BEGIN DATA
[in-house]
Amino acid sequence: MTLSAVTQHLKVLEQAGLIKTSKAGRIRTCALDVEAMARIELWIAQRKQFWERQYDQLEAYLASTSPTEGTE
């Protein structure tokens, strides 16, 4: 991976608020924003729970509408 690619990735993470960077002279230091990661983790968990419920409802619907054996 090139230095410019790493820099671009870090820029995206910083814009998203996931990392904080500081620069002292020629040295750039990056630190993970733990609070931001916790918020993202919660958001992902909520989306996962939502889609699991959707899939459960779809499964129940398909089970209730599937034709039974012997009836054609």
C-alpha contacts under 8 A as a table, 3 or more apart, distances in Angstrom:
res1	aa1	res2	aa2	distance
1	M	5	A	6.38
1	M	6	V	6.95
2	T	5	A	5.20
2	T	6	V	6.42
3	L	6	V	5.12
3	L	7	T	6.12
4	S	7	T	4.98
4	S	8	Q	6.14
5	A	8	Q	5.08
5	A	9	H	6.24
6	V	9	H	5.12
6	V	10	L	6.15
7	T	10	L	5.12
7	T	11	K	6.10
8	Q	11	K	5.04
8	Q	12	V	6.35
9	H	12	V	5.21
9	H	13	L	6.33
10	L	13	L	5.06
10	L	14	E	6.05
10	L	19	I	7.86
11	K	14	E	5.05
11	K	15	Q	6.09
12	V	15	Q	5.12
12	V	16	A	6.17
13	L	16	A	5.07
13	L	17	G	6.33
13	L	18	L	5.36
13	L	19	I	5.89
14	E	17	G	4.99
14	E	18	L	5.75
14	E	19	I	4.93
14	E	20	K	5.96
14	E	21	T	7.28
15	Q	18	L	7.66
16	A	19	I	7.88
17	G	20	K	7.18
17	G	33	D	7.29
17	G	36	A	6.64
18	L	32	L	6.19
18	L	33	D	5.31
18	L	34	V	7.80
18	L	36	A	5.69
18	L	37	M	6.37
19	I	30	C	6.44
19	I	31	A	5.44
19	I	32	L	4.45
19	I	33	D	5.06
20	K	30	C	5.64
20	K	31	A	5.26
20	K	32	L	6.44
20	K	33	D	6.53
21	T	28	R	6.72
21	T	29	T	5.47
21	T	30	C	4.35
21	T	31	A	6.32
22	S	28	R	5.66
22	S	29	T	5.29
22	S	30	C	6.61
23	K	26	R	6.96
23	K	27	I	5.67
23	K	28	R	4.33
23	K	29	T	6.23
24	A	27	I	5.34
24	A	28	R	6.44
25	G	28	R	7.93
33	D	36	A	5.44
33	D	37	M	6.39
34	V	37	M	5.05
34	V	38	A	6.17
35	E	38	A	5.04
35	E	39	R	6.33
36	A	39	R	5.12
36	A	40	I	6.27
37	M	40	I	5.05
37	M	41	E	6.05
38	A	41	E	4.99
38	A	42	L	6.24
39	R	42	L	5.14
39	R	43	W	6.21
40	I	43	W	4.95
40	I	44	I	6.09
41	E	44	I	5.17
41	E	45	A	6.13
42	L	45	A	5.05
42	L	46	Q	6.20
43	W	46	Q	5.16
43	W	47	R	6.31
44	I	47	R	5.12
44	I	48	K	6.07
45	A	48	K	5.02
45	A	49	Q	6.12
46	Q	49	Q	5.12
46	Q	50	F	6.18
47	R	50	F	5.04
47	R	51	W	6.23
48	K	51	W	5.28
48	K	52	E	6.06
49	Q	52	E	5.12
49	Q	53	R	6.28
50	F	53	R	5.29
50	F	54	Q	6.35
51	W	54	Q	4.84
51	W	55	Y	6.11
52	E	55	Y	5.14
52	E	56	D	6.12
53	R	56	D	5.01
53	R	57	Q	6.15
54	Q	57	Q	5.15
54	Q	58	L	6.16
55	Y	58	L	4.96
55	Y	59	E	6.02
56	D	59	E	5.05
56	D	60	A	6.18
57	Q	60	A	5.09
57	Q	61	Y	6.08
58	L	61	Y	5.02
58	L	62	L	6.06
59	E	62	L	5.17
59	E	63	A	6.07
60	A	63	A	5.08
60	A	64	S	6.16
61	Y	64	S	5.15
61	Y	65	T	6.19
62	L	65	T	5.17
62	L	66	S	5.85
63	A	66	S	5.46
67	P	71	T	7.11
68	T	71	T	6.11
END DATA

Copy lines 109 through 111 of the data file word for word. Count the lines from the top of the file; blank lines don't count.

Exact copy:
51	W	55	Y	6.11
52	E	55	Y	5.14
52	E	56	D	6.12